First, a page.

The Good Nurse Review | An Absorbing Crime Drama With Brilliant Performances

The Good Nurse is based on the real-life story of a serial killer named Charles Cullen. The movie, directed by Tobias Lindholm, has the limitation that they don’t have any massive suspense as the story is out in public. The screenplay by Krysty Wilson-Cairns approaches the story from the perspective of a single mother nurse named Amy Loughren, and the film works more as an impressive character study.

The story is set in 2003 when Charles Cullen worked in the Parkfield Memorial Hospital. Nurse Amy Loughren, who was struggling with cardiomyopathy, finds Charles very helpful, and she even introduces him to her daughters. Almost seven months into Cullen’s joining, the hospital officials found some medication errors in the death of a particular patient and decided to inform the cops about it. The investigation that happens with a limited scope to convict the killer is what we see in The Good Nurse.

As I said, the script’s perspective is mainly from Amy’s eyes. Her third-person view helps the movie make us feel the disbelief people had in viewing Cullen as a man with cruel intentions. Cullen never becomes an intimidating figure as he is not violent in nature. Even to show Cullen’s intelligence, the script uses Amy’s experiences with him. And they leave traces of Cullen’s life philosophy here and there to formulate a hypothesis in the viewer’s head about what could have made that man this monster.

The top-notch performances of Jessica Chastain and Eddie Redmayne make this thriller an absorbing watch. Jessica knows how to play the empathetic nurse act. The way she panicked as she uncovered the truth also looked genuinely chilling. Redmayne is not at all trying to be nerdy in his portrayal of Charles Cullen. Since the investigation could not find the real motive behind all these murders, there is a bit of a mystery with this man that will make you wonder whether some injustice had happened to him. And Redmayne’s performance also maintains that sense of mystery.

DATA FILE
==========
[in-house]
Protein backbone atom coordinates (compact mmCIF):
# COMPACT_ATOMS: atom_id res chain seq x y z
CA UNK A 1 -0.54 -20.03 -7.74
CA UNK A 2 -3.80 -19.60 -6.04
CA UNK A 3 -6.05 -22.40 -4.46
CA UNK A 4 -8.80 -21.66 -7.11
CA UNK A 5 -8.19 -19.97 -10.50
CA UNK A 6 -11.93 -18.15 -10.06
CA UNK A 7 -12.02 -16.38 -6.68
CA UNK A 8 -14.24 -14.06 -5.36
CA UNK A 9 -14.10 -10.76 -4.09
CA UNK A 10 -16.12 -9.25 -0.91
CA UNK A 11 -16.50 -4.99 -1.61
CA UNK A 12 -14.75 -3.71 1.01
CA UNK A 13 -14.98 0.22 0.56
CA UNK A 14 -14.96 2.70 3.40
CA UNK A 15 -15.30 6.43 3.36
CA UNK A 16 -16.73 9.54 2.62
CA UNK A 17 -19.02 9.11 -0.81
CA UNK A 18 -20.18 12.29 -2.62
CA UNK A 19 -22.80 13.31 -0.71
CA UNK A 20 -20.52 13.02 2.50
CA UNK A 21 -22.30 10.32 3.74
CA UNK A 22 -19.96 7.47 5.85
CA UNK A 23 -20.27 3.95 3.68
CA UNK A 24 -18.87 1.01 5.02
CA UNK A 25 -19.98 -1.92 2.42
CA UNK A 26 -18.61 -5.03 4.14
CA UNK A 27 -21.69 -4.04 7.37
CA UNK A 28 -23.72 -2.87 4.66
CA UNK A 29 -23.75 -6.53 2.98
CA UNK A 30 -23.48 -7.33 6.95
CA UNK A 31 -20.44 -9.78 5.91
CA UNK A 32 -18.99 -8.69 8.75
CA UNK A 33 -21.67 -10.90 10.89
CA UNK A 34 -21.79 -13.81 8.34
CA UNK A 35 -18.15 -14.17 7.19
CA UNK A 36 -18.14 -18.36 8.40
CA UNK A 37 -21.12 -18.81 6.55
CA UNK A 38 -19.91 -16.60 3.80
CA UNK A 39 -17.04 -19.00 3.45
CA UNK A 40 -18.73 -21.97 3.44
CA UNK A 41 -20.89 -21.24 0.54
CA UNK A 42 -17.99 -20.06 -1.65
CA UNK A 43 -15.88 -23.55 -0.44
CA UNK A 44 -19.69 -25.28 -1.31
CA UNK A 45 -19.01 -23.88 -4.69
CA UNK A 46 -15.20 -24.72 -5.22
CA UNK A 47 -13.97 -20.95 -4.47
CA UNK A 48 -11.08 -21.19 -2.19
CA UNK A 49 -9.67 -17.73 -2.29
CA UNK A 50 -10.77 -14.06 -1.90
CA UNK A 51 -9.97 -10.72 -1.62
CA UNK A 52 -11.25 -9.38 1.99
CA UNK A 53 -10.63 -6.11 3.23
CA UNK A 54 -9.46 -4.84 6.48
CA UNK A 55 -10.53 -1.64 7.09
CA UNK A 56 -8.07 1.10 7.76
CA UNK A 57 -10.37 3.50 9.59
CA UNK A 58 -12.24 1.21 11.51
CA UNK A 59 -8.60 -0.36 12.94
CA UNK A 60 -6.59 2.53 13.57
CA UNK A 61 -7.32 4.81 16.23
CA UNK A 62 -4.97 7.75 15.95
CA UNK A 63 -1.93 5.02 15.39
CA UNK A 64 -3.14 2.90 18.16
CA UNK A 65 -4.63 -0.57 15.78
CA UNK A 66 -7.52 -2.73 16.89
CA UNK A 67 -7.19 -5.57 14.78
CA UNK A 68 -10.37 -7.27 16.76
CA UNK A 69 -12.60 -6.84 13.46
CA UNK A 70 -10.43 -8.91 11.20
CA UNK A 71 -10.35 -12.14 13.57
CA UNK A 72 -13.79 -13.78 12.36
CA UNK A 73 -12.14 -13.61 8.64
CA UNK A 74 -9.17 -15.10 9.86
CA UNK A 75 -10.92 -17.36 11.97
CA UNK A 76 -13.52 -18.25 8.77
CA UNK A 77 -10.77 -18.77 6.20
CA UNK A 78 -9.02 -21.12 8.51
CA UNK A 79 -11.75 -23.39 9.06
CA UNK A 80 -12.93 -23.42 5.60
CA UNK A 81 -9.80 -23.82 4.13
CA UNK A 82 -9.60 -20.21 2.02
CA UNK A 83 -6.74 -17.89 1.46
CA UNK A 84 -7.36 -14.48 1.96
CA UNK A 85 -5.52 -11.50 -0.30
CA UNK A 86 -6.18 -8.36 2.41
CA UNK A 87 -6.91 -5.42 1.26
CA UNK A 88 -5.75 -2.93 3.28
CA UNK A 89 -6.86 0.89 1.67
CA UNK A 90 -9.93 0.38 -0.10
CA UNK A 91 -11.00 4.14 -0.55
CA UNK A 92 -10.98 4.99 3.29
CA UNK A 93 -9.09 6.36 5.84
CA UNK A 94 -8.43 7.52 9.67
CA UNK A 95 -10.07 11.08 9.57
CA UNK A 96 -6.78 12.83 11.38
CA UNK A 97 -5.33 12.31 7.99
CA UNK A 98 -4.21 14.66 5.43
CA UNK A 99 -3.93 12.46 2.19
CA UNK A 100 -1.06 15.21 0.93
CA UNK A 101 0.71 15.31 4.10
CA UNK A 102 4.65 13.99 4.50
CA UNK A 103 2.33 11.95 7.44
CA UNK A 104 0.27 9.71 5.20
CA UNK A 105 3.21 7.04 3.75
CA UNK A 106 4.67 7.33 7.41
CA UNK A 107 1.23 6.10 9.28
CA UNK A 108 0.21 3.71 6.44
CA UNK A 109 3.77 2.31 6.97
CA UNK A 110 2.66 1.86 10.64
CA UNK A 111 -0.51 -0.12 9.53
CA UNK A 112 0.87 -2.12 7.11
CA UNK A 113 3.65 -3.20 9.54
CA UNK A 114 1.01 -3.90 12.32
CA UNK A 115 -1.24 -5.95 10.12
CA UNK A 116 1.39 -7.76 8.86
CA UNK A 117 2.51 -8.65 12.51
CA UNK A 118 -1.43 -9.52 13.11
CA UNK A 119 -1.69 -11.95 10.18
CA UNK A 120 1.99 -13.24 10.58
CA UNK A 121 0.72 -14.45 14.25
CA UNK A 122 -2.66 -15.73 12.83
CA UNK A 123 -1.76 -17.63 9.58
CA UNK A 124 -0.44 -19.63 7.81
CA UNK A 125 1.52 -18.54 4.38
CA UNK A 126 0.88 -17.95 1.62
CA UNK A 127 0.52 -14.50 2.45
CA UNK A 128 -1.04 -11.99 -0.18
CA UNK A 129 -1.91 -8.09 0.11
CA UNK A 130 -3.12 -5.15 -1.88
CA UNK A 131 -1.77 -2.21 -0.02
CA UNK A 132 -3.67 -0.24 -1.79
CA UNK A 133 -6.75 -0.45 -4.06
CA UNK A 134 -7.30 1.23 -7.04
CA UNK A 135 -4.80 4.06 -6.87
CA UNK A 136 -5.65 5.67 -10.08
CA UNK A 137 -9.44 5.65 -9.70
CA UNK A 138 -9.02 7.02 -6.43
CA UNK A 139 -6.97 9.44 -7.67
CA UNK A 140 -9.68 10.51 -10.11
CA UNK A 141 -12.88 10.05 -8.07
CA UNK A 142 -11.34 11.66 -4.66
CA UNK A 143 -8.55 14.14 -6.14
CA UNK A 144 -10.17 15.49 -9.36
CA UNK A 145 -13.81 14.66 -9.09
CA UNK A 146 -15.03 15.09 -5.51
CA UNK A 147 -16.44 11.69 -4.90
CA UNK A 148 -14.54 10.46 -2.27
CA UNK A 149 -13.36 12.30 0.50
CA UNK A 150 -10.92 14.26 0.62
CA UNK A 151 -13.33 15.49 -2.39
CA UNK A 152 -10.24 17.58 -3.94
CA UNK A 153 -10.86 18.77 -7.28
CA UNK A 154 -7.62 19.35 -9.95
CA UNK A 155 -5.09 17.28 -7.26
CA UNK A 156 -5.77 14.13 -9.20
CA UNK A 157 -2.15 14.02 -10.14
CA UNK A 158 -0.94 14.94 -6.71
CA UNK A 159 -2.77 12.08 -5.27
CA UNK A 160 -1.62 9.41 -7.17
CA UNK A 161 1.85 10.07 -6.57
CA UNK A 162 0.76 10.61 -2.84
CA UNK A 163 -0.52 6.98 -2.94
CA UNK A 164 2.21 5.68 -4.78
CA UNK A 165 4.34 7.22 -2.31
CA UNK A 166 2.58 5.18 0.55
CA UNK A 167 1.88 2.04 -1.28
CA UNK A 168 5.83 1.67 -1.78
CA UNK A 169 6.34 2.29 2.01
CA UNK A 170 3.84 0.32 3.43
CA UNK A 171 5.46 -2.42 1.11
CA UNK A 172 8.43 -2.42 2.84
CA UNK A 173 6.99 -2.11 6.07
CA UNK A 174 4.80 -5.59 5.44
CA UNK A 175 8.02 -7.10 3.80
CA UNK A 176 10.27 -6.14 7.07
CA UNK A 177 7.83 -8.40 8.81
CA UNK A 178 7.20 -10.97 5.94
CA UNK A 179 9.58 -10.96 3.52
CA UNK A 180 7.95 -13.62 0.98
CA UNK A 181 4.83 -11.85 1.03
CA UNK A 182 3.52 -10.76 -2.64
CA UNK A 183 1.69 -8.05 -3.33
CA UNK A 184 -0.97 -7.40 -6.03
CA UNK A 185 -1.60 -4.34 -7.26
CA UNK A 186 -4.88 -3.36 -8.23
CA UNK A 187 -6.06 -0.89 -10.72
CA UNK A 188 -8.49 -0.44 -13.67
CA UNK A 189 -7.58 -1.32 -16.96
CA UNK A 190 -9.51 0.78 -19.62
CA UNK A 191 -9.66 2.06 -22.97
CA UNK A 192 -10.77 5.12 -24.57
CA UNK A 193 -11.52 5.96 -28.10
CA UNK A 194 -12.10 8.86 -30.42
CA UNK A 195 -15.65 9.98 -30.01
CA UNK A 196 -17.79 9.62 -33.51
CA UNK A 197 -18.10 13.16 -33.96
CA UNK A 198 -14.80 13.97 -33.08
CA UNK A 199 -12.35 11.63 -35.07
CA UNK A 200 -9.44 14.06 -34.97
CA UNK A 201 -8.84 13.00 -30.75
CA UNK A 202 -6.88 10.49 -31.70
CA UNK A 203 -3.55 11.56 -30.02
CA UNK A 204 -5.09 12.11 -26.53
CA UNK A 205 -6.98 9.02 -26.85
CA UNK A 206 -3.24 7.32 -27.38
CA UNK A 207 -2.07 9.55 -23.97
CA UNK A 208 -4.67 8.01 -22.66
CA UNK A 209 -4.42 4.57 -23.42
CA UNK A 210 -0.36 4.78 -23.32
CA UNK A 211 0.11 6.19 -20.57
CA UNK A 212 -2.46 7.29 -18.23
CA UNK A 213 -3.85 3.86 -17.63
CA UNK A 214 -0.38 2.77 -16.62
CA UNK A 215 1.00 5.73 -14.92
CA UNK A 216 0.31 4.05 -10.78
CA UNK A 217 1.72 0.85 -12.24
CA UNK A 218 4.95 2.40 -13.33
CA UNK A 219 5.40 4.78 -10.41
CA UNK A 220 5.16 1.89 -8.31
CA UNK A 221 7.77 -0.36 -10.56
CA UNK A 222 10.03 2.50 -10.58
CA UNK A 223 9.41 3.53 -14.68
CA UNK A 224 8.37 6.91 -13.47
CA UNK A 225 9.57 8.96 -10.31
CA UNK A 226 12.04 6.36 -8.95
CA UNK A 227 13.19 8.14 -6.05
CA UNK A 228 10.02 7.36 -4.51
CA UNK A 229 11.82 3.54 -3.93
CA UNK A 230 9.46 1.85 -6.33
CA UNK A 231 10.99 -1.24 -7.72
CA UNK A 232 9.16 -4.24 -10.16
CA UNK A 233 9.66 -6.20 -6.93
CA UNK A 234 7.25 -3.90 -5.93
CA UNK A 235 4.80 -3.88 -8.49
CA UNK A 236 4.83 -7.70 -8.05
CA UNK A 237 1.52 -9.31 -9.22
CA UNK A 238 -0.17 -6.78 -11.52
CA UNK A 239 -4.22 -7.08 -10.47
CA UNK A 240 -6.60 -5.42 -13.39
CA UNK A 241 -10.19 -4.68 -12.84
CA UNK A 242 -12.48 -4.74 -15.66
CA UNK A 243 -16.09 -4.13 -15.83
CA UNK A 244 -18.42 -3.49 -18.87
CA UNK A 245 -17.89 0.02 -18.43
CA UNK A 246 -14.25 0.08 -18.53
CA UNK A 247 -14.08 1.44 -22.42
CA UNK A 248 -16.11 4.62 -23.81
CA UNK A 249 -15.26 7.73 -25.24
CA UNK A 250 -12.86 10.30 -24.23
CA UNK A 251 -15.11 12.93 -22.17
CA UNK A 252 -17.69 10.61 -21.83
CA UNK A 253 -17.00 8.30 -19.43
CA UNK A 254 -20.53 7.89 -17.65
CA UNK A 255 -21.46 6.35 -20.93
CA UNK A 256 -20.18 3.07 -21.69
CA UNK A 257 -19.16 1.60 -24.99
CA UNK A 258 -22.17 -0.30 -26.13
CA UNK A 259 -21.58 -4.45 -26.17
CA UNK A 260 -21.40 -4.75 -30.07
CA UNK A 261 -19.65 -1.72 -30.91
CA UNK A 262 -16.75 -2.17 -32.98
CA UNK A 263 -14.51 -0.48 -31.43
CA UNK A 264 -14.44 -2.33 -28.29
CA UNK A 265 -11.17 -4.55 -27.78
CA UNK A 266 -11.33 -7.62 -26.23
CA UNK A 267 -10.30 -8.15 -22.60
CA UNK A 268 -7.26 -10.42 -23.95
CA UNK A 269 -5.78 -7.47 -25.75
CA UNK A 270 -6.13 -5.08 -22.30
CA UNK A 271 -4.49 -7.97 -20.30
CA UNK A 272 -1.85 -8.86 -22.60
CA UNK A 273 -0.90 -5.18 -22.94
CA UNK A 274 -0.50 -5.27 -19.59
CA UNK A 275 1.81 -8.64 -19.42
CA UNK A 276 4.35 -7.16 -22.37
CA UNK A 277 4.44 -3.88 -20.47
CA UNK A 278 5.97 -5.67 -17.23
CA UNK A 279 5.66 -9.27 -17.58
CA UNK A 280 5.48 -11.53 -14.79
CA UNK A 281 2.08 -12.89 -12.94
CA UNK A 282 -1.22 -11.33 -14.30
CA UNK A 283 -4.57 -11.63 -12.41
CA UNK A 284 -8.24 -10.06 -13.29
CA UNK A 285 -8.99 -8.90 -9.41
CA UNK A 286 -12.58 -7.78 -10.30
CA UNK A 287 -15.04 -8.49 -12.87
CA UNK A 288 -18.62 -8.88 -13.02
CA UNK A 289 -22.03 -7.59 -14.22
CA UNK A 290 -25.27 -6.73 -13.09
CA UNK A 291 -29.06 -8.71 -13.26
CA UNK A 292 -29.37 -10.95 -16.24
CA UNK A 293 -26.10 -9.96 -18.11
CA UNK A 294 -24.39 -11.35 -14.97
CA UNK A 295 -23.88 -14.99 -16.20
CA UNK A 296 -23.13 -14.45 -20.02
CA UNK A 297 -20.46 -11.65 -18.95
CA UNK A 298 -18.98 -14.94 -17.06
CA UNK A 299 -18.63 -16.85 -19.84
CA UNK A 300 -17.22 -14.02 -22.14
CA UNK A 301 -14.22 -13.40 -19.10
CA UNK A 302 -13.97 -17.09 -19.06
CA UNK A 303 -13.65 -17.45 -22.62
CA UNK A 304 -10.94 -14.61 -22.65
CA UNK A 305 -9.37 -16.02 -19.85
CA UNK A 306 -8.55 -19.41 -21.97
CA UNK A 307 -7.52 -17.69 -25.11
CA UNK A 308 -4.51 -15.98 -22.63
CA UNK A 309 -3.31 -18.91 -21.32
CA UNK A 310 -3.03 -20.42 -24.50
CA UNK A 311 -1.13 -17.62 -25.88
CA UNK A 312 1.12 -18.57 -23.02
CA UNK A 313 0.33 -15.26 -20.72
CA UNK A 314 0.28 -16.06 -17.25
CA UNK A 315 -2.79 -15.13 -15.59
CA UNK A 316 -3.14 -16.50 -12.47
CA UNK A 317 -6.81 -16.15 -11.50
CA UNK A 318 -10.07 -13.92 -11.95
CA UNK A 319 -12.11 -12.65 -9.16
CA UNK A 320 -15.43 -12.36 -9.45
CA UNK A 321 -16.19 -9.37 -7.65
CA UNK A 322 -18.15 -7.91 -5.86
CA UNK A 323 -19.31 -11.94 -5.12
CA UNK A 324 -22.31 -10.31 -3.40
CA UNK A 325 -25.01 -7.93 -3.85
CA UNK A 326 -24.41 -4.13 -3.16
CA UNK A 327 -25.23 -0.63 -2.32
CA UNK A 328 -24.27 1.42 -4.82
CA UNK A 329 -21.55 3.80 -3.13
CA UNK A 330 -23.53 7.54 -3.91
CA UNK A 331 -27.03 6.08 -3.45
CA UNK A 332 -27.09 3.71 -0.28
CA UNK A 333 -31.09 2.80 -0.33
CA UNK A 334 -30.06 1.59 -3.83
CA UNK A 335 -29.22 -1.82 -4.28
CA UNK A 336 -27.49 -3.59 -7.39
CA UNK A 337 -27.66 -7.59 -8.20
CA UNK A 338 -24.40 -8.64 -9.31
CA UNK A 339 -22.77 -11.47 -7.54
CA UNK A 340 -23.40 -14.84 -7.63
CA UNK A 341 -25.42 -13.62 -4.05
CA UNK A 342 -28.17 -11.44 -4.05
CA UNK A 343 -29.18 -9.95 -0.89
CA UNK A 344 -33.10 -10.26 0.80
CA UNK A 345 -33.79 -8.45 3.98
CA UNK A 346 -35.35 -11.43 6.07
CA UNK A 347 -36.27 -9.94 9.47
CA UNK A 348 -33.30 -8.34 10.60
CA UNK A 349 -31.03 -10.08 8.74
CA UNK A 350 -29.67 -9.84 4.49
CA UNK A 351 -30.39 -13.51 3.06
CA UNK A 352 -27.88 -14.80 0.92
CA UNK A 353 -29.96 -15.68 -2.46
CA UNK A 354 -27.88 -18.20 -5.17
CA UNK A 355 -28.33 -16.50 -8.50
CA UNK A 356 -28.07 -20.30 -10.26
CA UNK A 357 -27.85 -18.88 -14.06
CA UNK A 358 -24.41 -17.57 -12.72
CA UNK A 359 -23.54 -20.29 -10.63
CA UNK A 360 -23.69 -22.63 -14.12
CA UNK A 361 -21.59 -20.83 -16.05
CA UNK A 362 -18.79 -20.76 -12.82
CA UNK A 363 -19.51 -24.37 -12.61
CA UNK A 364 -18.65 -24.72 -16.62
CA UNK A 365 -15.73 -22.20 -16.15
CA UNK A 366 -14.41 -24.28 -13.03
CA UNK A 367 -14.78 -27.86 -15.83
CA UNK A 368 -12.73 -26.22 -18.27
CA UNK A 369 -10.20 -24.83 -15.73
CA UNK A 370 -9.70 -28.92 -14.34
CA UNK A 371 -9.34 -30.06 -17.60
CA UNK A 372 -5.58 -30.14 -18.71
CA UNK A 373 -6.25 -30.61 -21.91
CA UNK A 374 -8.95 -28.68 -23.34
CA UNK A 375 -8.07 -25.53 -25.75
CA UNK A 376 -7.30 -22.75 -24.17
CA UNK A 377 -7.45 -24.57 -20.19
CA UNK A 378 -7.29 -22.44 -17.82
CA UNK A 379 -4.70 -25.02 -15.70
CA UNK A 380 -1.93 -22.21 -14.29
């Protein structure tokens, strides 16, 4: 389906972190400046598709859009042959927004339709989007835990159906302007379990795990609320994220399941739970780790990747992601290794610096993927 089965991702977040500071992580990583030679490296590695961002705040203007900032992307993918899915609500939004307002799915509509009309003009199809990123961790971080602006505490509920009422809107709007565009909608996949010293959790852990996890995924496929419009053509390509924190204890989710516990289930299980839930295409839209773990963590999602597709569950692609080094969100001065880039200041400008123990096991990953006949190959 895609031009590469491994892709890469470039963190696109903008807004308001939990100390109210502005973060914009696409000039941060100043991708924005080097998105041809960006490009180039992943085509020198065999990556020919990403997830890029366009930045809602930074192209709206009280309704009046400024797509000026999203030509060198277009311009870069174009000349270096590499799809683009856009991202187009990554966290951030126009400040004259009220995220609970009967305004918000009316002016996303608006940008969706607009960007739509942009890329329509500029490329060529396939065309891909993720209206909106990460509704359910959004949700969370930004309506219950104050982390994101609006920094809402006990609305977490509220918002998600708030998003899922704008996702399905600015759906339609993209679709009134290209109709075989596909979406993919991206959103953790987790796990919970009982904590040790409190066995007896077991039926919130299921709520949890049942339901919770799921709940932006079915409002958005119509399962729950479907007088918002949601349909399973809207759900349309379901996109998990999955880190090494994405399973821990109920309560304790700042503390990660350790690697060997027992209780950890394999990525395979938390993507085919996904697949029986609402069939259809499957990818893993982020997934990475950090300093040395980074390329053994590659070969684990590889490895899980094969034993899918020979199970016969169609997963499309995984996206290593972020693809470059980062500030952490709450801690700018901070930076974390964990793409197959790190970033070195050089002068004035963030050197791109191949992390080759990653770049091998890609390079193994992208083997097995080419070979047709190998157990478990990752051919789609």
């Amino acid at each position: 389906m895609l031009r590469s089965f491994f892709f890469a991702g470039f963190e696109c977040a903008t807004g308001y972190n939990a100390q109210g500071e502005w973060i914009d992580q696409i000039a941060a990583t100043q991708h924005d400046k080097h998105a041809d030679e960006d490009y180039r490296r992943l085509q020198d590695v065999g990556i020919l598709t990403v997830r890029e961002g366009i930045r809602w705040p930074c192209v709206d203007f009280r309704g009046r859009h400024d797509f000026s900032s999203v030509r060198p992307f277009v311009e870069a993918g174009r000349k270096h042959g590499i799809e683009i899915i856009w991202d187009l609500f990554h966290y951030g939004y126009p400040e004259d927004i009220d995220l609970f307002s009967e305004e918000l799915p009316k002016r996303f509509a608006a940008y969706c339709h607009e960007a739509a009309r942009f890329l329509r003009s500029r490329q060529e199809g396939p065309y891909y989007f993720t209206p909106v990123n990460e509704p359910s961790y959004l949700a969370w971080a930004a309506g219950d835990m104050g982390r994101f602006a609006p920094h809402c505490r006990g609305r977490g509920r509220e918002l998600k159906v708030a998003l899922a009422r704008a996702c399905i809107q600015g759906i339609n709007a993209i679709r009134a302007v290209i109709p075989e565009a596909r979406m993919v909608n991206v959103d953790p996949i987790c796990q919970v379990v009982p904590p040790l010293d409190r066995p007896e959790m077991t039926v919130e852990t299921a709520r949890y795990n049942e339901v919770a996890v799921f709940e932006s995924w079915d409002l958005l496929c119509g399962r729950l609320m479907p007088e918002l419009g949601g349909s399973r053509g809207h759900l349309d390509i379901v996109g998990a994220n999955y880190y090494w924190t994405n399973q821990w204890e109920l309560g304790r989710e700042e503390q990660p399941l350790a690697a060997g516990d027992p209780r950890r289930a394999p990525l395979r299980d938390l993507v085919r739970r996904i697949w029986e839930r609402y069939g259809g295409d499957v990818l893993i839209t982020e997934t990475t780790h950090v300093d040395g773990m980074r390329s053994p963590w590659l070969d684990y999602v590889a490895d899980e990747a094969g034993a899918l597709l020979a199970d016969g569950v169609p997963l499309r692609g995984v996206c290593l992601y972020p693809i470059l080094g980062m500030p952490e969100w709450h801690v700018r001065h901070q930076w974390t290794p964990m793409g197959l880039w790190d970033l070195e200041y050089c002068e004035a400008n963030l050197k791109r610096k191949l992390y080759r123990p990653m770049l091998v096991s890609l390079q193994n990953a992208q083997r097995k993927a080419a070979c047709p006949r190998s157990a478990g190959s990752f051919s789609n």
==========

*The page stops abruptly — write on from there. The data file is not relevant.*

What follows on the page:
In the very first shot of the movie that escalates really fast in a slow dolly zoom, Tobias Lindholm pretty much shows us the modus operandi of the central character. The pale blue color tone and the various shades of that blue keep the movie in the same moody zone. The narrative speed is kept in a realistic tempo; hence, almost every frame here is static, and even the ones that move are on the smoother side. The cuts and the background score resonate with the movie’s gentler approach toward mystery and shock.

If a character-centric approach in thrillers fascinates you rather than the suspense and twists, this real-life based crime drama is an absorbing watch. Even that climax which feels like a sequence they created using cinematic liberty, feels right, considering what all Amy knew about Cullen.

Final Thoughts

If a character-centric approach in thrillers fascinates you rather than the suspense and twists, this real-life based crime drama is an absorbing watch.


Green: Recommended Content

Orange: The In-Between Ones

Red: Not Recommended


By Aswin Bharadwaj

Founder and editor of Lensmen Reviews.